Overexpressed is honored to welcome guest blogger Katharine Jones. In this piece, she explores how the process of visualization helped her to deal with pain due to MBC.
Katharine Jones spent her childhood in Europe, Africa, and the Caribbean. She works in Philadelphia as a Professor and writes about mindfulness and the challenges posed by cancer to her own identity. She lost her husband, Steven, to cancer in 2009, and her own diagnoses came in 2014 and in 2021. When she is not reading and writing, she loves to hike, plant flowers in her yard, or watch soccer.
My sister was here, visiting from Australia; as I live by myself, I had a primary witness to my experience of intense cancer pain in my bones.
She and I remember me moaning every few minutes as the way I was sitting or lying became unbearable and I had to move; shifting myself to a new position, only to find that even worse; crying after an hour’s car journey when sitting in the passenger seat had become intolerable; waking up every few hours in the night needing more pain killers; begging my sister that it was time for more pills, even though it wasn’t yet….
Towards the end of this period, I elected to have radiation on a lump that had started growing outward on my sternum. So I had to be still for what felt like long periods with my arms above my head, clutching metal poles to keep my chest in place.
A few sessions into the radiation, I remembered something from my mindfulness and qi gong training, that had eluded me until that point: Find a part of your body that doesn’t hurt and focus on that. Just see how that feels.
I realized that my toes didn’t hurt.
“Hello, toes!” I thought. “How are you? Thanks for not being in pain. What do you feel like? I know I can’t wiggle you because I need to be still, but it’s nice to see and feel you. Thanks for your presence. I know you do a lot for me. I really appreciate that you’re not hurting. Wait, are my feet not hurting either? I’ve got a lot to be grateful for if my toes and feet aren’t hurting. I can create a bubble of a no-pain area. This feels good. I have parts of my body where there is no pain….”
Oh, the relief! To think about something other than the pain, even if only for a few seconds, helps to reduce suffering. And I don’t mean to imply that people in pain should suck it up and think about something else—that is usually impossible. But the kindness and compassion I showered on my toes and feet reminded me that I needed to find kindness and compassion for the rest of my body, not to clench it too hard, and to look for the positives among the considerable negatives.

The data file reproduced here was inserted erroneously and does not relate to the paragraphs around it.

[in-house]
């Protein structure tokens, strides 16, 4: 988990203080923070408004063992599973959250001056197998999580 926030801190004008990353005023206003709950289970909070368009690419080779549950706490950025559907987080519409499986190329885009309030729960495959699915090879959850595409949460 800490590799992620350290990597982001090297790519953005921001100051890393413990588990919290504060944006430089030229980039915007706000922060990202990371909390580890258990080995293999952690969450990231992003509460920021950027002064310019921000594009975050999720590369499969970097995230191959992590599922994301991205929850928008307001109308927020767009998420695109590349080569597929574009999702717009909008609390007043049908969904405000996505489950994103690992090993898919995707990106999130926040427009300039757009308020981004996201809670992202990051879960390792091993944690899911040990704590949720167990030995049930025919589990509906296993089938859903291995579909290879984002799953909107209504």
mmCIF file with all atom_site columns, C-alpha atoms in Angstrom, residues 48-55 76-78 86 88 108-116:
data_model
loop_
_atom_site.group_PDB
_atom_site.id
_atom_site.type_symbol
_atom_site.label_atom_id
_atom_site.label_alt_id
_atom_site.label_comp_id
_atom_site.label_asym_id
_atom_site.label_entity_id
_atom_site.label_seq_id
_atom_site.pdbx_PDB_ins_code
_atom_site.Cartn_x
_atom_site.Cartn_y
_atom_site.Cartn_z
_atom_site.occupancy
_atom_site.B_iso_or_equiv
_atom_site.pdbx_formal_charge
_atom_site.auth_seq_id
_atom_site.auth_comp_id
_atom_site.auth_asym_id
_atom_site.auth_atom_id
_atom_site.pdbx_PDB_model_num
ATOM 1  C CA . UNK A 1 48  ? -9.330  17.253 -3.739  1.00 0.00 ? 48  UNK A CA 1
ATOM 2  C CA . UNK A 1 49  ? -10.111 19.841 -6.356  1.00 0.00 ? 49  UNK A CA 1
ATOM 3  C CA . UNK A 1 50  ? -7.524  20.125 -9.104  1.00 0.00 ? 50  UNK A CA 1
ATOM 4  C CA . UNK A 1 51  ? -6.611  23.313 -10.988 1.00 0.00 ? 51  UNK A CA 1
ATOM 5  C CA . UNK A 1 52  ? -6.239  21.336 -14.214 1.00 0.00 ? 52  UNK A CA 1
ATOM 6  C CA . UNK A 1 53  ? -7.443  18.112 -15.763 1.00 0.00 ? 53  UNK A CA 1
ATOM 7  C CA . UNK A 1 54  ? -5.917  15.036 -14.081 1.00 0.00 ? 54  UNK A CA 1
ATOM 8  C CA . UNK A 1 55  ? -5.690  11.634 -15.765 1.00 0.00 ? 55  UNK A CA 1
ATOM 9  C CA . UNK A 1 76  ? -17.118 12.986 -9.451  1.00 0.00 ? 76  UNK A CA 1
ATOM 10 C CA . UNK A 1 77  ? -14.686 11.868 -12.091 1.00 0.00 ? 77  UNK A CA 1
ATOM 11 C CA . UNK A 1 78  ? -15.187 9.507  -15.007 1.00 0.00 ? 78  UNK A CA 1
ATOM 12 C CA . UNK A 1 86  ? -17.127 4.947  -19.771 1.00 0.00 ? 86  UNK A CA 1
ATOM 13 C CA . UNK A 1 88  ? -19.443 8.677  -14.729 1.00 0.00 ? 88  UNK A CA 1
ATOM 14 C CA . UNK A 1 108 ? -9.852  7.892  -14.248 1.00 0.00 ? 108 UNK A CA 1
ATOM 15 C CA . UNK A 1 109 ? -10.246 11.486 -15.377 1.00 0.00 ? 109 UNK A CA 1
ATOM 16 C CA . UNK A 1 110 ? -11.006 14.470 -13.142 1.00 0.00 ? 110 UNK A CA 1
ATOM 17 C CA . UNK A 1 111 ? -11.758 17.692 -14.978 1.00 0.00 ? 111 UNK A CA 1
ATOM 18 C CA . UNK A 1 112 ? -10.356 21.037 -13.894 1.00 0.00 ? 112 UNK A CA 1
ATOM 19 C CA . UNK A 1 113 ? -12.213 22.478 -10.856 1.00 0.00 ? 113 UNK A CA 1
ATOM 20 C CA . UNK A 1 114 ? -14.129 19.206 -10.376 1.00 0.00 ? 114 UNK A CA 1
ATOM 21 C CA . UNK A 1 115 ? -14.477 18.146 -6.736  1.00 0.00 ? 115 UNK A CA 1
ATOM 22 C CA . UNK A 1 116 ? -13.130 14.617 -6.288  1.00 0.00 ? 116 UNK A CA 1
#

On the last day of radiation, when the bone pain was actually beginning to subside, I remembered another visualization that my therapist and I had developed. It’s so hard to remember these in the moment, but it came to me, thank goodness, as I lay there.
My therapist had asked me to think about a time when I feel most relaxed.
I love to lie in a pool or a very calm sea looking at the sky and just feel my body supported by the turquoise water. So I visualized that experience. I imagined myself bobbing away on the surface of the water, surrounded by the color turquoise, my little tendrils of hair behind me, unafraid, happy, calm, serene, and even a little sleepy.
The experience of radiation, which is lonely and uncomfortable at the best of times, became so much easier to bear through this visualization.
I’ve since started a new treatment that has eased the pain considerably. I’m taking fewer painkillers and can see a future. When you’re in pain it’s hard to visualize a time when you won’t be in pain, especially if you know your disease is incurable. This latest treatment feels like magic. Long may this feeling last!
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